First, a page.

On stress and aging



September is Healthy Aging®Month in the US, an annual observance month designed to focus attention on the positive aspects of growing older. Last week, September 18 was National Aging Awareness Day inlaughing_elderly_woman the US.

That is why I take this opportunity to focus on the relationship between stress and aging.

Stress can put more lines on your face and turn more hairs into grey. But it is not just the outward signs of aging that is linked to stress. It’s the overall aging process that includes health problems and illnesses.

Aging (also spelled as ageing) is defined as the process of becoming older, a process that is genetically determined and environmentally modulated. One of the environmental factors that contribute to aging is stress in many different forms. Below I summarize a couple of recent research studies on the link between aging and stress.

Animal studies

According to a report by researchers at the University of Edinburgh in Scotland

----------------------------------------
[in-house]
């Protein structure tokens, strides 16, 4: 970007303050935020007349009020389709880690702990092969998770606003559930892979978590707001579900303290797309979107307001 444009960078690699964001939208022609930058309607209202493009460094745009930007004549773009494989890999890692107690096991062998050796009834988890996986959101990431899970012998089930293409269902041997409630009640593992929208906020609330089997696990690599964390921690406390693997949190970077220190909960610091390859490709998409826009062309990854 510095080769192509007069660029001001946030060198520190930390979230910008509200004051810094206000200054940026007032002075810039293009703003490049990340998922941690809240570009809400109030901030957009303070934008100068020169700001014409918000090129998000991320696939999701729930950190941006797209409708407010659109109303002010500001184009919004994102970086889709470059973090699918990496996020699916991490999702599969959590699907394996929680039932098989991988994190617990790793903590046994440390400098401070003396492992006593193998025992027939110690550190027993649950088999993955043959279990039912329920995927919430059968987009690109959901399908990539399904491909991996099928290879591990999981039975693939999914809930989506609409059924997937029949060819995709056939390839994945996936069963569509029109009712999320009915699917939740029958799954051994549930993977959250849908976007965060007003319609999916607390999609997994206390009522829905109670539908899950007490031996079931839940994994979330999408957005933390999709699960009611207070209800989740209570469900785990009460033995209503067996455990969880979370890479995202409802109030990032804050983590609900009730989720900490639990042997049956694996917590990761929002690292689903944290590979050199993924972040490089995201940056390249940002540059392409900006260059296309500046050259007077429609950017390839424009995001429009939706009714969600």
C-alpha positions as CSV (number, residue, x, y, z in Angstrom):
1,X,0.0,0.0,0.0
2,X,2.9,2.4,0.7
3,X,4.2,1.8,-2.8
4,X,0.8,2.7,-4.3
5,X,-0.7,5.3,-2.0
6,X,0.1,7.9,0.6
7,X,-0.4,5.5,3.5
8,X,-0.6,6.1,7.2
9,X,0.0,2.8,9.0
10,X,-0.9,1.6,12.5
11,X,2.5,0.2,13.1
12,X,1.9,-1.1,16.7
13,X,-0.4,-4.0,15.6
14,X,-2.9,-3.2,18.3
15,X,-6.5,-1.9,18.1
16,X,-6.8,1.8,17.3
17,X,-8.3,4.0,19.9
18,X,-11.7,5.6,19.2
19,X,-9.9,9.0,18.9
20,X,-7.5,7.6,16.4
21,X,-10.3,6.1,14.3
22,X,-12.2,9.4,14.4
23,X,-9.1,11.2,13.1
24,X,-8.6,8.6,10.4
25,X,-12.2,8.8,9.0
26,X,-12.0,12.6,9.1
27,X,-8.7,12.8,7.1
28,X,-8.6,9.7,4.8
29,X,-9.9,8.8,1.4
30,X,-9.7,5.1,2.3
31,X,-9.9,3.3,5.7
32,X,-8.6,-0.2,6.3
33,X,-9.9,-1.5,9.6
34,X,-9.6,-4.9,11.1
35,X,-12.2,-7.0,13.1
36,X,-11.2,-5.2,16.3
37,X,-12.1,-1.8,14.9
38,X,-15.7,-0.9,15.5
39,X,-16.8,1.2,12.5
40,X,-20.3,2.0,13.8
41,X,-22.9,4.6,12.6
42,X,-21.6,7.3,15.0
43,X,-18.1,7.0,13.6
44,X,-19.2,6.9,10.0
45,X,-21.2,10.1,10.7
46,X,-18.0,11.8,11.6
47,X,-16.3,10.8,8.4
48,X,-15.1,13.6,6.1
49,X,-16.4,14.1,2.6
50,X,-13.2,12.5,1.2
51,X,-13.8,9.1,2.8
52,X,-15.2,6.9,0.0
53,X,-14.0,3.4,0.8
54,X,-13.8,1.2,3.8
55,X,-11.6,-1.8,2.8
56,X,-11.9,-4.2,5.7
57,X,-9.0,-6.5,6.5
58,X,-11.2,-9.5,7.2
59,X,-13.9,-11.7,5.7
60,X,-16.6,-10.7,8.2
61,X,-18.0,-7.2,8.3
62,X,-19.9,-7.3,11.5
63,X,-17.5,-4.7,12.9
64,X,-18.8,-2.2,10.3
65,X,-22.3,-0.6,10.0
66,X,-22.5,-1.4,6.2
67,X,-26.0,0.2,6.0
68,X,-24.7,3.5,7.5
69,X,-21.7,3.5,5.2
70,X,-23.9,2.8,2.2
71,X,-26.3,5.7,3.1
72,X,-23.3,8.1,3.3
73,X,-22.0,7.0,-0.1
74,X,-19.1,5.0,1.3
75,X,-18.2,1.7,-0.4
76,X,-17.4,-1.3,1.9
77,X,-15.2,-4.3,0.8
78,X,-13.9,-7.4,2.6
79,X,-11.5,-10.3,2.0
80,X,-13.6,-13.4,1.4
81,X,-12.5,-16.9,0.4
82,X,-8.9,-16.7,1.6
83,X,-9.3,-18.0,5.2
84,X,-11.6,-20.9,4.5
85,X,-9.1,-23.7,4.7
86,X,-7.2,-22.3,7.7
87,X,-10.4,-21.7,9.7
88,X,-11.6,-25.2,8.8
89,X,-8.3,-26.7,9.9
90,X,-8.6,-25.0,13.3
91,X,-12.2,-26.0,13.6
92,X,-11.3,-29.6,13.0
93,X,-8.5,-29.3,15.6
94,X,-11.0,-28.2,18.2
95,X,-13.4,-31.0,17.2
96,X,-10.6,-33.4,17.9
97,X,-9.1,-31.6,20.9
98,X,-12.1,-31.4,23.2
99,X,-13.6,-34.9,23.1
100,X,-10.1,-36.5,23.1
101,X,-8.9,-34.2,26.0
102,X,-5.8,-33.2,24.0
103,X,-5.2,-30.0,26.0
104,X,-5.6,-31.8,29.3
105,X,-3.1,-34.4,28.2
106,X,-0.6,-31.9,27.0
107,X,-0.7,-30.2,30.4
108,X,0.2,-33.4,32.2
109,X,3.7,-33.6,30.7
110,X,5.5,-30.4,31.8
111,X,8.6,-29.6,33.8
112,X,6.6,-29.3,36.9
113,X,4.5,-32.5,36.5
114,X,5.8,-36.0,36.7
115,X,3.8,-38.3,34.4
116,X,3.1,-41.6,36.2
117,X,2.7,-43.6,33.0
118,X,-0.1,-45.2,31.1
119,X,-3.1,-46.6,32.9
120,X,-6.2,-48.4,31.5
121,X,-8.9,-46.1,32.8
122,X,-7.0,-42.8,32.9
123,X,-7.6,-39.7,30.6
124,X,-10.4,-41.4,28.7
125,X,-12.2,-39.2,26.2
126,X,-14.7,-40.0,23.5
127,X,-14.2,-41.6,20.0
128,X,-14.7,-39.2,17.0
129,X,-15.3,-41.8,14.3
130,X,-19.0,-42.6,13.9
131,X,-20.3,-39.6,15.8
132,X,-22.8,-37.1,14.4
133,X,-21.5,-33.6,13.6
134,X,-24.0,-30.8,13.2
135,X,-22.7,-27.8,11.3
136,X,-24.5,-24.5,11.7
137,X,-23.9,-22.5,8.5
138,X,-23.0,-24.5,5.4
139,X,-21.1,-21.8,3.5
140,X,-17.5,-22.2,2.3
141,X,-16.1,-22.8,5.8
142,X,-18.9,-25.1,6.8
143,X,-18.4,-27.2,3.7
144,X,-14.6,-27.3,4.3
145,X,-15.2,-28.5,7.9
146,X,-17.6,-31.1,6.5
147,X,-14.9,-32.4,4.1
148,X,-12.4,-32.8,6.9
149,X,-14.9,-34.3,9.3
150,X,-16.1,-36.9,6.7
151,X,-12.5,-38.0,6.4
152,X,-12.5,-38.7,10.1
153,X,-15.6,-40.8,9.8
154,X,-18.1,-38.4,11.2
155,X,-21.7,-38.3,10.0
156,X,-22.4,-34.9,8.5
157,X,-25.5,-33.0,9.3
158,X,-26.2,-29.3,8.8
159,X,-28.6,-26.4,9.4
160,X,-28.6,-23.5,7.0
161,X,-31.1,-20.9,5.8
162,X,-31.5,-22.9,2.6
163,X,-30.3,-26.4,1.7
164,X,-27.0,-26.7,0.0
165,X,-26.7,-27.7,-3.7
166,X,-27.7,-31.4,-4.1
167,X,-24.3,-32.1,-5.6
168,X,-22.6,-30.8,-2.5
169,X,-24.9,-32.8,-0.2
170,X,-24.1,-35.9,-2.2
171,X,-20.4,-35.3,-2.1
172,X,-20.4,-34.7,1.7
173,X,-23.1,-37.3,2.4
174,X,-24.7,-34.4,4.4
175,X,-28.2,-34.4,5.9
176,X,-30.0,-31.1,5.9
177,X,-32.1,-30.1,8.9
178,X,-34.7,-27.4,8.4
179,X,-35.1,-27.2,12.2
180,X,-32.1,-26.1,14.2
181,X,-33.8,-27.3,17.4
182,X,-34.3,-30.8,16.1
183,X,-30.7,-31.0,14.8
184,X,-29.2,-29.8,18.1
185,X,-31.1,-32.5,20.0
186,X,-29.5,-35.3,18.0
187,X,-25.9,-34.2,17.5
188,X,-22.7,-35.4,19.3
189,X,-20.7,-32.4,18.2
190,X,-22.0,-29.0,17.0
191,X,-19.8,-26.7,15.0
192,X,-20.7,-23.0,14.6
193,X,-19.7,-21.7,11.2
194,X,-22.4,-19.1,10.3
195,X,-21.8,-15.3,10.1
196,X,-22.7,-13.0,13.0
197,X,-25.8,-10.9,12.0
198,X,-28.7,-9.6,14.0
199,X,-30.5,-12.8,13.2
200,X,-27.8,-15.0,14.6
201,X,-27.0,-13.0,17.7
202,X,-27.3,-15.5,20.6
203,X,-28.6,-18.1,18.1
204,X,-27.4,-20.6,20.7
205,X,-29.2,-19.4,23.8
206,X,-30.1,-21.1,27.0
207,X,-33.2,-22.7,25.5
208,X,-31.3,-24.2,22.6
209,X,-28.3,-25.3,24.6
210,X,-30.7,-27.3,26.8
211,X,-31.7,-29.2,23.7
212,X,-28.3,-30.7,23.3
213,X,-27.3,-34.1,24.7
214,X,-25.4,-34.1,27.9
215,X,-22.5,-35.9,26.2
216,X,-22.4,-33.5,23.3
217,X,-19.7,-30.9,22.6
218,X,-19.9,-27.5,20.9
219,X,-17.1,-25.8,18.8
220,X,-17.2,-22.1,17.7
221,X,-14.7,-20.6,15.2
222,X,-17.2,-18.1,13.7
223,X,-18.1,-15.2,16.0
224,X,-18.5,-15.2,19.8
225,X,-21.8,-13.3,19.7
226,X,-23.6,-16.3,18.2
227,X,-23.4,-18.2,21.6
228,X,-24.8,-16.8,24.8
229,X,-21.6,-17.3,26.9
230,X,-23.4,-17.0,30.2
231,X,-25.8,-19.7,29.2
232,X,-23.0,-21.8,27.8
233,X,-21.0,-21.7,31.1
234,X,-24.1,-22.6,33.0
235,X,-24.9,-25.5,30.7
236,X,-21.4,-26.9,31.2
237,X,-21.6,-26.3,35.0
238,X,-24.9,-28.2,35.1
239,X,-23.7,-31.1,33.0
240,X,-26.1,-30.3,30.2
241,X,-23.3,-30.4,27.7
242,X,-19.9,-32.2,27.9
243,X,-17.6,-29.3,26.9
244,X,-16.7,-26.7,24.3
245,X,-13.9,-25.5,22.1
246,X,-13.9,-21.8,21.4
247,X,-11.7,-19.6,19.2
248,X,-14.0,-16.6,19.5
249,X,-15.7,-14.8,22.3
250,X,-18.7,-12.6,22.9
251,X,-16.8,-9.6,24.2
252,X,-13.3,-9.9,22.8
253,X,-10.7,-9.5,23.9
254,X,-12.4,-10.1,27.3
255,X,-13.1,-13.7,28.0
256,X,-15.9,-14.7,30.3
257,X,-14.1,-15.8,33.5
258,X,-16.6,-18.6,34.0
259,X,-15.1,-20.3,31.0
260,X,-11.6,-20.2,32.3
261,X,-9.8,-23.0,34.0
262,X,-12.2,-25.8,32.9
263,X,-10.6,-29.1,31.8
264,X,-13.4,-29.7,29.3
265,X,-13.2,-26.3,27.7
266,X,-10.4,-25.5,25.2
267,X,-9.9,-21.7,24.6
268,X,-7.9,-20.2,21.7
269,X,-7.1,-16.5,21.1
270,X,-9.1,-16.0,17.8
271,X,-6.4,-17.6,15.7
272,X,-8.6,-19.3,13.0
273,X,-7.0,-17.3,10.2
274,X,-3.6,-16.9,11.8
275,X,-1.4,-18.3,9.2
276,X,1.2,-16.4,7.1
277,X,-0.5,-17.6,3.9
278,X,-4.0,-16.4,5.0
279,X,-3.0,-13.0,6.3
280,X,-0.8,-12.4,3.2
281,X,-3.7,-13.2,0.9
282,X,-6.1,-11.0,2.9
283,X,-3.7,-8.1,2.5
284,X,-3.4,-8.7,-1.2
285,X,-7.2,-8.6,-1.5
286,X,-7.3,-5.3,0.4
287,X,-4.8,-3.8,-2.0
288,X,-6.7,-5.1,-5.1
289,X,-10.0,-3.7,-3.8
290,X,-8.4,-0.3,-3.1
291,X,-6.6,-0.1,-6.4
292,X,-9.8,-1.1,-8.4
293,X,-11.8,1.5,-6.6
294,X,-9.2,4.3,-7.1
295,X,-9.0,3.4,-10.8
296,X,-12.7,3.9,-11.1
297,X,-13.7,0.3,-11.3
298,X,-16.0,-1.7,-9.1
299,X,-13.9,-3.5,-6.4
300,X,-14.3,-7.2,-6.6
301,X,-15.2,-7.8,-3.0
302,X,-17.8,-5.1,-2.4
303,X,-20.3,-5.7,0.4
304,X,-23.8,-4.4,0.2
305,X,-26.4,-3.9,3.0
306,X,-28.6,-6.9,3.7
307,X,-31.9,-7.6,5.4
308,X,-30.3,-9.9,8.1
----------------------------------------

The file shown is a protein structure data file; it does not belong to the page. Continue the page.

As we get older, our health tends to decline, but in addition to this, environmental factors make us age. Our age in terms of years may not correspond to the body’s true age.

The researchers studied the effect of environmental stress (e.g. harsh winters) on the health of sheep and found that stress has a long term effect on the animals’ health. What’s more, if these stressors are persistent, they actually have a cumulative effect that accelerates the aging process. Thus, animals with more stress exposure aged faster than those who had less. And with aging comes weaker immune system and age-related illnesses.

Human studies

In the recent issue of the Journal of Cell Biology, researchers from the Rockefeller University reports that prolonged stress  exposure induces cells to release its calcium stores, leading to apoptosis or cell death. Apoptosis is behind many age-related diseases.

Tips on how to slow down aging

There is no such thing as an Elixir of Life that can stop aging and death. However, our lifestyle can strongly influence our longevity. Here are some tips from Medicine.Net:

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NOTE: The contents in this blog are for informational purposes only, and should not be construed as medical advice, diagnosis, treatment or a substitute for professional care. Always seek the advice of your physician or other qualified health professional before making changes to any existing treatment or program. Some of the information presented in this blog may already be out of date.
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